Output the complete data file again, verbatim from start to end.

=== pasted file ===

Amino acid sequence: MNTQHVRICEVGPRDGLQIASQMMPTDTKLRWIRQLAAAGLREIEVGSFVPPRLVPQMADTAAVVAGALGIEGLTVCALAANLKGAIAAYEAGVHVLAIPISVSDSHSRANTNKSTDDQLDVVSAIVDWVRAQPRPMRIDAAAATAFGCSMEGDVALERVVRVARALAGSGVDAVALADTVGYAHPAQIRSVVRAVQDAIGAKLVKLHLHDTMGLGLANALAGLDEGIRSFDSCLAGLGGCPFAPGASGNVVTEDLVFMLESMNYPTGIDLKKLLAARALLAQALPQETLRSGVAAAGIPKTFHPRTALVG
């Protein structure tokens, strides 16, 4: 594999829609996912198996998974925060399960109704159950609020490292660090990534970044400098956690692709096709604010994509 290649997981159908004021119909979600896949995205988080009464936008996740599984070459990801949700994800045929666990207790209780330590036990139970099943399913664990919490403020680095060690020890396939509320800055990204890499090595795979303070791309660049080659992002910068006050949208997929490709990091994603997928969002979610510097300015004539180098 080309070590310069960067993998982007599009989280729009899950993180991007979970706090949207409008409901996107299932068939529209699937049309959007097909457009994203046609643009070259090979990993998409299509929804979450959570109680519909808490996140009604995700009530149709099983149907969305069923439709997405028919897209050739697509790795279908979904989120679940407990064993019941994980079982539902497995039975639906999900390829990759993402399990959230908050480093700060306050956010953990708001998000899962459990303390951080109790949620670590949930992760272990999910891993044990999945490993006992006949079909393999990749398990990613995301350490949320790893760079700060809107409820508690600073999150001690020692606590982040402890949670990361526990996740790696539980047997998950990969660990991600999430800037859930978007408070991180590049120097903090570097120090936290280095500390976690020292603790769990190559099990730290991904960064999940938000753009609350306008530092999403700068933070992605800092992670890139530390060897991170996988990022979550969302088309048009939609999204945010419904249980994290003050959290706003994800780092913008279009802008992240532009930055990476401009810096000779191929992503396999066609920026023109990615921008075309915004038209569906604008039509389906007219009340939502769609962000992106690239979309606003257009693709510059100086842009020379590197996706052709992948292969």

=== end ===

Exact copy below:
Amino acid sequence: MNTQHVRICEVGPRDGLQIASQMMPTDTKLRWIRQLAAAGLREIEVGSFVPPRLVPQMADTAAVVAGALGIEGLTVCALAANLKGAIAAYEAGVHVLAIPISVSDSHSRANTNKSTDDQLDVVSAIVDWVRAQPRPMRIDAAAATAFGCSMEGDVALERVVRVARALAGSGVDAVALADTVGYAHPAQIRSVVRAVQDAIGAKLVKLHLHDTMGLGLANALAGLDEGIRSFDSCLAGLGGCPFAPGASGNVVTEDLVFMLESMNYPTGIDLKKLLAARALLAQALPQETLRSGVAAAGIPKTFHPRTALVG
């Protein structure tokens, strides 16, 4: 594999829609996912198996998974925060399960109704159950609020490292660090990534970044400098956690692709096709604010994509 290649997981159908004021119909979600896949995205988080009464936008996740599984070459990801949700994800045929666990207790209780330590036990139970099943399913664990919490403020680095060690020890396939509320800055990204890499090595795979303070791309660049080659992002910068006050949208997929490709990091994603997928969002979610510097300015004539180098 080309070590310069960067993998982007599009989280729009899950993180991007979970706090949207409008409901996107299932068939529209699937049309959007097909457009994203046609643009070259090979990993998409299509929804979450959570109680519909808490996140009604995700009530149709099983149907969305069923439709997405028919897209050739697509790795279908979904989120679940407990064993019941994980079982539902497995039975639906999900390829990759993402399990959230908050480093700060306050956010953990708001998000899962459990303390951080109790949620670590949930992760272990999910891993044990999945490993006992006949079909393999990749398990990613995301350490949320790893760079700060809107409820508690600073999150001690020692606590982040402890949670990361526990996740790696539980047997998950990969660990991600999430800037859930978007408070991180590049120097903090570097120090936290280095500390976690020292603790769990190559099990730290991904960064999940938000753009609350306008530092999403700068933070992605800092992670890139530390060897991170996988990022979550969302088309048009939609999204945010419904249980994290003050959290706003994800780092913008279009802008992240532009930055990476401009810096000779191929992503396999066609920026023109990615921008075309915004038209569906604008039509389906007219009340939502769609962000992106690239979309606003257009693709510059100086842009020379590197996706052709992948292969």